Violent criminals are far less likely to re-offend if they meet their victim, according to a report seen by BBC News.
Restorative justice forces offenders to face up to their crimes
The study, led by a Cambridge University academic, says schemes helping offenders face up to crimes affect adults more than children.
It also suggests a victim's desire for violent revenge is reduced and their recovery from distress is aided.
Police and courts can arrange face-to-face meetings but some experts doubt if they help to cut crime.
British Crime Survey
BBC Home Affairs Correspondent Danny Shaw said: "This report, an evaluation of schemes across the world, indicates that restorative justice can lead to substantial reductions in re-offending.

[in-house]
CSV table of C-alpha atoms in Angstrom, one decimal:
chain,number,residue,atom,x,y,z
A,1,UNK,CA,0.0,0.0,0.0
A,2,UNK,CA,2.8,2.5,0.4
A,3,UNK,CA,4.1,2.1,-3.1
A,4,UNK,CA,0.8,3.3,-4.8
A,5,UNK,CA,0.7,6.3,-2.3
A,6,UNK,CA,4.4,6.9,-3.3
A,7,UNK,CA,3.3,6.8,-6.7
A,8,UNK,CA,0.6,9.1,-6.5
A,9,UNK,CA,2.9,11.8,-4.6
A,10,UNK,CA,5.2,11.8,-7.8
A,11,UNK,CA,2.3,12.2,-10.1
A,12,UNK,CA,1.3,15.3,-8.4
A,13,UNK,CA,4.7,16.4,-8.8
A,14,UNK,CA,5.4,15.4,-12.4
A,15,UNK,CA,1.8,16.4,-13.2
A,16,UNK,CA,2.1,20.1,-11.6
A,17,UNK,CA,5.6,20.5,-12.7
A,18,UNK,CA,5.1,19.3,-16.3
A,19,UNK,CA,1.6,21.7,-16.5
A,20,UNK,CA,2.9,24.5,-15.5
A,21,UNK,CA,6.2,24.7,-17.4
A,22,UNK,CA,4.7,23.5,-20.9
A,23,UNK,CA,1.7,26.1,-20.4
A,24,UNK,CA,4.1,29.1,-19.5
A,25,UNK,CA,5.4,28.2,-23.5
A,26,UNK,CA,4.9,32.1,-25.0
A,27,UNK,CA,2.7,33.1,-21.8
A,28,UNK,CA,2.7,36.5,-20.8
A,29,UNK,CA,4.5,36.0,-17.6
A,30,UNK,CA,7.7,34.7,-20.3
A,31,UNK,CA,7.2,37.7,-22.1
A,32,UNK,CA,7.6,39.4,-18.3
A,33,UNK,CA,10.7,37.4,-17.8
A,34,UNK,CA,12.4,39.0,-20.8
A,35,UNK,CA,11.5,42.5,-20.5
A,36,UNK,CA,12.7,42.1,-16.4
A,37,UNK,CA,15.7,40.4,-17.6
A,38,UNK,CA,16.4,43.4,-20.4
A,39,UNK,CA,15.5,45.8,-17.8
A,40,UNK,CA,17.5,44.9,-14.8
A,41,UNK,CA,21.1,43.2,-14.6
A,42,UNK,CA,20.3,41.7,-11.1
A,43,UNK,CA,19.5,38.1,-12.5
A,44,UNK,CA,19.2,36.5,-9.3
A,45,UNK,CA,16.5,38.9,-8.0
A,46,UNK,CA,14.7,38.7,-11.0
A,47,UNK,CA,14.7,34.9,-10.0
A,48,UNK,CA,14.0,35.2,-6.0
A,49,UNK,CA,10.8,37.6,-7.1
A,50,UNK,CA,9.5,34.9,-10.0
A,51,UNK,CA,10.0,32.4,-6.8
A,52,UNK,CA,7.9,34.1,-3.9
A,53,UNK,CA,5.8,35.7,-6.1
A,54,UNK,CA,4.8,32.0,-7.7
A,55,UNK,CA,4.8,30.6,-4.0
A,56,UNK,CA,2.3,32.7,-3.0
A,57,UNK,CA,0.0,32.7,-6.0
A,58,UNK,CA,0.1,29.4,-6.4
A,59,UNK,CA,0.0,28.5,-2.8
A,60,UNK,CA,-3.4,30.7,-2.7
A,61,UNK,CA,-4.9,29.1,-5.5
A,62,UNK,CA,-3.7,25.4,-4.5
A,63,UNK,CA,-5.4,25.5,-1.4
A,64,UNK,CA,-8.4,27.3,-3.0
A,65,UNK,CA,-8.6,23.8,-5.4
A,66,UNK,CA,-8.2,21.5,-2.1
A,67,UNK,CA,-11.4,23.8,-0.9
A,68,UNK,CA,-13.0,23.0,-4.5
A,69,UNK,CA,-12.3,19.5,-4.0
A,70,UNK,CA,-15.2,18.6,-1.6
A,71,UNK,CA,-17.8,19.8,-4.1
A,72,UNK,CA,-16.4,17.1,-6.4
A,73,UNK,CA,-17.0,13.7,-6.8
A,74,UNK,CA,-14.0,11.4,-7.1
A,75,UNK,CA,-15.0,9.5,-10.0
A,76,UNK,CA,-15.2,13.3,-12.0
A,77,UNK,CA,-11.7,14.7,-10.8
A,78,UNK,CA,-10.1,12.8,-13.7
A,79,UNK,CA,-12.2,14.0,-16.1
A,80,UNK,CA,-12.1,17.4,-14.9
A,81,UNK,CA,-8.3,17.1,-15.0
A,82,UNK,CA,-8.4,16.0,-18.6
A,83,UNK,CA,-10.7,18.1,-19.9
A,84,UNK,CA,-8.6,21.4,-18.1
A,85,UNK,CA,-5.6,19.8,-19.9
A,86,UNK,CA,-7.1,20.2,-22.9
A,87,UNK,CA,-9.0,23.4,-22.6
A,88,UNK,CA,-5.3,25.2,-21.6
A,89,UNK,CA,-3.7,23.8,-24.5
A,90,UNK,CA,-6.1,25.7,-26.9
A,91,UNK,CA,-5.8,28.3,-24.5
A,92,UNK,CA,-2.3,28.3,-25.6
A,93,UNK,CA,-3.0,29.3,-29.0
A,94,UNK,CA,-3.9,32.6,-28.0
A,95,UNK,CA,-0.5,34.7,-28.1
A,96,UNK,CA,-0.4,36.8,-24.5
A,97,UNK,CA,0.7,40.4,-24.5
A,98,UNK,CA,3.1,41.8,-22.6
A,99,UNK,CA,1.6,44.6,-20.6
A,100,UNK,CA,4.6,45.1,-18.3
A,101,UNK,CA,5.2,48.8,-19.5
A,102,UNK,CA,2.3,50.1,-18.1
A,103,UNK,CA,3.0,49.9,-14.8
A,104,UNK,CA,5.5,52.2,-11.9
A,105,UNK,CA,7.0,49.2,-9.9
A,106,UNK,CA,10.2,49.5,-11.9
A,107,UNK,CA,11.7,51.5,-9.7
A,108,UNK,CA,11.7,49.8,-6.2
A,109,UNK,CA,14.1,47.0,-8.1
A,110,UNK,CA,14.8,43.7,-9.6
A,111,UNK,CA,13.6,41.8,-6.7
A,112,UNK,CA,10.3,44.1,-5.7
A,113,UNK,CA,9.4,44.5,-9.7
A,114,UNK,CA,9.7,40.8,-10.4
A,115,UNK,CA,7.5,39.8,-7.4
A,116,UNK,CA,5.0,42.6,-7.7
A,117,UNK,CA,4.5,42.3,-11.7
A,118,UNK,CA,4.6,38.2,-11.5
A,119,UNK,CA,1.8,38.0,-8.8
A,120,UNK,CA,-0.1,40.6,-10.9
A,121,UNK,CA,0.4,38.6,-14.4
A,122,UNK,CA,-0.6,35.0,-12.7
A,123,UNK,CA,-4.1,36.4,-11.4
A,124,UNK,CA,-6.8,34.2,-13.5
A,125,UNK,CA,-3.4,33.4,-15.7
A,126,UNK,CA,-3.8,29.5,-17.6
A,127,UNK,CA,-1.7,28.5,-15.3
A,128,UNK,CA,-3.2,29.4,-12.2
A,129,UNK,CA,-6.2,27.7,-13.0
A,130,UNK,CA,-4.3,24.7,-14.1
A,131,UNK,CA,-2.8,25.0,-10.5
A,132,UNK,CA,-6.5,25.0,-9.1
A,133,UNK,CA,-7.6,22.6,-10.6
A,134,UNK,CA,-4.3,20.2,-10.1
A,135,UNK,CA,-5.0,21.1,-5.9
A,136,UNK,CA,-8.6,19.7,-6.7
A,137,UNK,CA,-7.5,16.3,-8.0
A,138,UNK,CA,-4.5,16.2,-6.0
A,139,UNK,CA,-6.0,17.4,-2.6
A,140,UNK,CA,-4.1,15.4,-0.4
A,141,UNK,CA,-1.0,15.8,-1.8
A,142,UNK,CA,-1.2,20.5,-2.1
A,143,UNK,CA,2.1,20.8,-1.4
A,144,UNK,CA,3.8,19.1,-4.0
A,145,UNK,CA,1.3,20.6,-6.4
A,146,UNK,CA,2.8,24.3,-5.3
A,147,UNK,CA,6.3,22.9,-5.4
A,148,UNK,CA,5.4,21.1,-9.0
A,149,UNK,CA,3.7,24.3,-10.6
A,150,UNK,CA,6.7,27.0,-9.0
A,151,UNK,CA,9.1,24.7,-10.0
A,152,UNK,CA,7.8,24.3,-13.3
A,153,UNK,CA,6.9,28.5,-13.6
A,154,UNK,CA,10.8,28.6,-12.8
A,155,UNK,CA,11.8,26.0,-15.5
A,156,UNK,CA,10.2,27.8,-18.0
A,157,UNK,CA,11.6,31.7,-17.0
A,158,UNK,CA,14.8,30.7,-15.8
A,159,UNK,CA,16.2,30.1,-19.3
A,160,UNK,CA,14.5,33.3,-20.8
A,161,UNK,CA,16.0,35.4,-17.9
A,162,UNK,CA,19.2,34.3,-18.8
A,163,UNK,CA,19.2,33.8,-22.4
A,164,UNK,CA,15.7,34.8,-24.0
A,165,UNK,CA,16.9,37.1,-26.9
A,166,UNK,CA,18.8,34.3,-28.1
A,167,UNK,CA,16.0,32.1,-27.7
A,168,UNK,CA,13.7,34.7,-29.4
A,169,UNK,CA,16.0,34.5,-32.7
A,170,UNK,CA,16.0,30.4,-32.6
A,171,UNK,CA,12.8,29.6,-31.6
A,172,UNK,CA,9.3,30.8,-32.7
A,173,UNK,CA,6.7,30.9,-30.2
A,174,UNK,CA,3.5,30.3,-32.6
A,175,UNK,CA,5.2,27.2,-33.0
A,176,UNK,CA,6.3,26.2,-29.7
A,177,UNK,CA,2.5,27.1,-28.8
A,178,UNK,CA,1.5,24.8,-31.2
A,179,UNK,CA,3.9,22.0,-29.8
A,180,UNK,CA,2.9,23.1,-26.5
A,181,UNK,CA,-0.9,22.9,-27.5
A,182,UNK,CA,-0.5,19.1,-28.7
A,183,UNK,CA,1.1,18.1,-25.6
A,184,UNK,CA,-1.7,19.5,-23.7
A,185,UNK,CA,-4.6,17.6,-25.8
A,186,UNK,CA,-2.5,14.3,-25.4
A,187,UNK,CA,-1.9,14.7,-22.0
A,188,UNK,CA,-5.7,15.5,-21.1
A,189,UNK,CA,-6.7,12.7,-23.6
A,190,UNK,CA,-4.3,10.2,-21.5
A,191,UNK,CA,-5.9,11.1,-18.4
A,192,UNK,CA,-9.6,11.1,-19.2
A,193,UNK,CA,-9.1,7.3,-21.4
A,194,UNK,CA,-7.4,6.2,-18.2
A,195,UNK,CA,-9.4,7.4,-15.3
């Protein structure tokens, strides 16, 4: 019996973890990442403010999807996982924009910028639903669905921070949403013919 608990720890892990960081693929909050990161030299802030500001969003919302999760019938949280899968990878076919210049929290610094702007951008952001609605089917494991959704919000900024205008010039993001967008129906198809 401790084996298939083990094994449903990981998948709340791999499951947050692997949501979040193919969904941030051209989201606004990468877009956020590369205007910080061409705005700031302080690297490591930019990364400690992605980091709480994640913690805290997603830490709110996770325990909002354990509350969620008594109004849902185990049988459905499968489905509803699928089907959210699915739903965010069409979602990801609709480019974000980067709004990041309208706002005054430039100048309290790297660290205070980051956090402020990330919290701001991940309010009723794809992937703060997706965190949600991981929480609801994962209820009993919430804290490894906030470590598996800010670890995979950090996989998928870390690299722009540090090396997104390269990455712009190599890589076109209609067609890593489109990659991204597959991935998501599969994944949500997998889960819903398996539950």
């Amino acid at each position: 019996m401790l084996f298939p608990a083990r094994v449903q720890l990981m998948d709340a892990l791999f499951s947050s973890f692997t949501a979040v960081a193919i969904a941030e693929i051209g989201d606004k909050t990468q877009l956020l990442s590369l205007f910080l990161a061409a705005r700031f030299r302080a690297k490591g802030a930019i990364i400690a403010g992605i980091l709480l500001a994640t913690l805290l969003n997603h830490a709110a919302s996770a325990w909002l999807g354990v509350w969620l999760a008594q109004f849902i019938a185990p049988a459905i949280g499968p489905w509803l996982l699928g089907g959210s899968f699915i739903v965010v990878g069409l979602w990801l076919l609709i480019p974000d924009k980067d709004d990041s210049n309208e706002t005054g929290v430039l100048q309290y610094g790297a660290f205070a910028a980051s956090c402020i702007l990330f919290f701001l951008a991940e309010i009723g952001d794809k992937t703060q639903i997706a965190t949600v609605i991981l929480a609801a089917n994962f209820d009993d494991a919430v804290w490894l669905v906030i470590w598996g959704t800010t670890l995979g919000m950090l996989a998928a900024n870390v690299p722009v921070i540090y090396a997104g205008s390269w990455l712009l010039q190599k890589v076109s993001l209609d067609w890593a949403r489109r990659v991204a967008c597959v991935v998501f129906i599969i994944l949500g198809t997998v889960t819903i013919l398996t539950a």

"The more serious the offence, the better the results."
Last month, British Crime Survey findings revealed that the risk of becoming a victim of crime in England and Wales is rising for the first time since 1995.
The survey, regarded as a reliable measure of crime by the Home Office, said the risk had risen one percentage point to 24.3%.
And, in a separate measure, the number of crimes reported to police had fallen 3% in the third quarter of 2006 compared with the same period the previous year.
However, the risk of becoming a victim of crime in the UK is still lower than its peak of 40% in 1995.